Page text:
Paul Vanouse

Paul .

Paul Vanouse, UB professor of art, director of MFA program and head of emerging practices

What are you doing to help UB become more sustainable?

The faculty and staff in the Department of Art collaborate in sustainability and social responsibility in all kinds of ways, some of which I've spearheaded or facilitated in my role as head of the Emerging Practices concentration and many that other faculty and staff have initiated and furthered.  For instance for the past fifteen years in my teaching lab for Electronic Art, I've used mostly surplus PCs since most of the computation is non processor intensive microcontroller programming.  Furthermore, I've tried to teach these classes with minimal software and a DIY approach that allows students to realize their work at minimal expense through creative reuse of readily available surplus, such as DC power supplies, discarded hi-fi equipment and cabling.  All our labs use high quality 100% post-consumer recycled paper, produced in New York in a wind-powered facility. 

Other initiatives include Professor Stephanie Rothenberg's course "Identity Design," in which students conduct identity campaigns for local and sustainable non-profits.  Likewise, Instructional Support Technician Domenic Licata has built sites for local non-profit organizations  in his web design class, including the Sustainable Business Roundtable and Designing to Live Sustainably.  And one of my favorite projects is the annual "Cradle to Grave" exhibition*, organized by Instructional Support Technician's Natalie Flemming and Jeff Sherven.  The project is open to all university members and challenges them to use seemingly obsolete art and technology objects (donated and surplus departmental equipment) to create new works of art, to be displayed in the exhibition. *Editor's Note: This exhibit is on display now through October 18.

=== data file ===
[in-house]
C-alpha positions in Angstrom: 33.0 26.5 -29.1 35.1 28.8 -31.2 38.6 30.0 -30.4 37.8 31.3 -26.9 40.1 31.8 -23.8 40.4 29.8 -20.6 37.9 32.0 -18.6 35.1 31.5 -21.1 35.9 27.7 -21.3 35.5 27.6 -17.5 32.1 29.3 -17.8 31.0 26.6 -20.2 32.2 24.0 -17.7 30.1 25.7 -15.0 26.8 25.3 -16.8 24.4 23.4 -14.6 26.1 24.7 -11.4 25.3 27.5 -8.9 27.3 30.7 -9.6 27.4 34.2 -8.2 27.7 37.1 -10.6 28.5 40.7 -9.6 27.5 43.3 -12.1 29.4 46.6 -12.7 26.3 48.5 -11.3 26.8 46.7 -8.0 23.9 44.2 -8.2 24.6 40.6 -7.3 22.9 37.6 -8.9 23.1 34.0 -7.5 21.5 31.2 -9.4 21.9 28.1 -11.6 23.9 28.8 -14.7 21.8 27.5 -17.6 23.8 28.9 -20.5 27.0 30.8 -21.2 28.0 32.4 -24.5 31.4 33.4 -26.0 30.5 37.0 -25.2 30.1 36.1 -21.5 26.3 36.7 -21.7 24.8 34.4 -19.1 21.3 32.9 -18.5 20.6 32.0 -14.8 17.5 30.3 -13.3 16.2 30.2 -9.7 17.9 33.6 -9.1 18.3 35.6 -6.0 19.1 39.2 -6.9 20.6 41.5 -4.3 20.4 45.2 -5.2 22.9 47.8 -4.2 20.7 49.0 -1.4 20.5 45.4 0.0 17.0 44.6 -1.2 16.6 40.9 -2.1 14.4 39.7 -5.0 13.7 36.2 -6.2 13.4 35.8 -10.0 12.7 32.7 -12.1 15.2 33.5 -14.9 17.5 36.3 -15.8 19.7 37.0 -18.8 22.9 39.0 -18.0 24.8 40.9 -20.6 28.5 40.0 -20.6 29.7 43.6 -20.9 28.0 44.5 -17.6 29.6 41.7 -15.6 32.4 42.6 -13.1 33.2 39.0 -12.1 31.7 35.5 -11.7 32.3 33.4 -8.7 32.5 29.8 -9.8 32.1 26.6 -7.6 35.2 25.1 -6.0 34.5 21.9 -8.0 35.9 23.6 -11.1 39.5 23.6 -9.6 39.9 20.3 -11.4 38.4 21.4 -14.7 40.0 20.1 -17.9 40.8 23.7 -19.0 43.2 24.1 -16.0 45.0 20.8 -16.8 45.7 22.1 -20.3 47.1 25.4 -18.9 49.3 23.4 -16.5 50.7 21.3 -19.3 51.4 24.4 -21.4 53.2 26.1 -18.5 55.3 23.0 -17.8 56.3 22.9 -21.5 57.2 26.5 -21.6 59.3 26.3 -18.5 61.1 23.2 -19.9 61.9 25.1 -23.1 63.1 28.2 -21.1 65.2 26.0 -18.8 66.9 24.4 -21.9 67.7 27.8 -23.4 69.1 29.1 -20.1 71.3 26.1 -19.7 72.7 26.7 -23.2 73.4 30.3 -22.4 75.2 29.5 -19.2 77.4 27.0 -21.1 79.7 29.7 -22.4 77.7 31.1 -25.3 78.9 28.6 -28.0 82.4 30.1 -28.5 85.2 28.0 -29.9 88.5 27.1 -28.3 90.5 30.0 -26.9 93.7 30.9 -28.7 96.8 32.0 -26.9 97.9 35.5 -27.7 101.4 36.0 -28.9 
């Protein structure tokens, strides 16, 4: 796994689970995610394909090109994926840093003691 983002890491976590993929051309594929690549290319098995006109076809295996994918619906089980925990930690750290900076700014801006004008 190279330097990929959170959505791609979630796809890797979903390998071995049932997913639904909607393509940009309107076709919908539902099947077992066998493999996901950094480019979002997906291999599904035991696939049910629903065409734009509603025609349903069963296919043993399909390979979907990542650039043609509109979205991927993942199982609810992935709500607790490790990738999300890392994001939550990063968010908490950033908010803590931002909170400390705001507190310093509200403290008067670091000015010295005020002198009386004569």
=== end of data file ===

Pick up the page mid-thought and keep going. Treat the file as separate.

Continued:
What kinds of sustainability related research/projects do you pursue at UB?

In most of my artistic research I try to be attentive to consumption and disposal, sustainability and the broad economic impacts of my practice.  These are concerns that are frequently addressed in the contemporary art world as well.  There has been a massive surge in contemporary artist maker spaces, DIY sharing communities, workshops and other practices that are of low environmental impact and high on creative productivity.

How are students involved in your sustainability work?

The students are at the heart of most of the classes and initiatives that I mentioned before.  That being said, I think this generation of students are much more attentive to environmental issues than my generation was.  A student at a recent workshop noted something like "environmental issues are our Vietnam, our rock and roll."  This generation has championed low impact transportation and food production, and I think there are lots of things that they are bringing to the table that have influenced the faculty and staff.

What is the one thing you would like people to know that you do in your personal life to further sustainability?

I try to contribute in lots of small ways such as carpooling to UB and otherwise driving as little as possible, buying local, eating local, eating sustainable, etc.  Probably similar things that many here at UB are doing.

How could UB improve its sustainability efforts?

I think that facilitating more sharing of technological resources throughout the university would be great. 

And of course a North Campus subway stop would be transformative.



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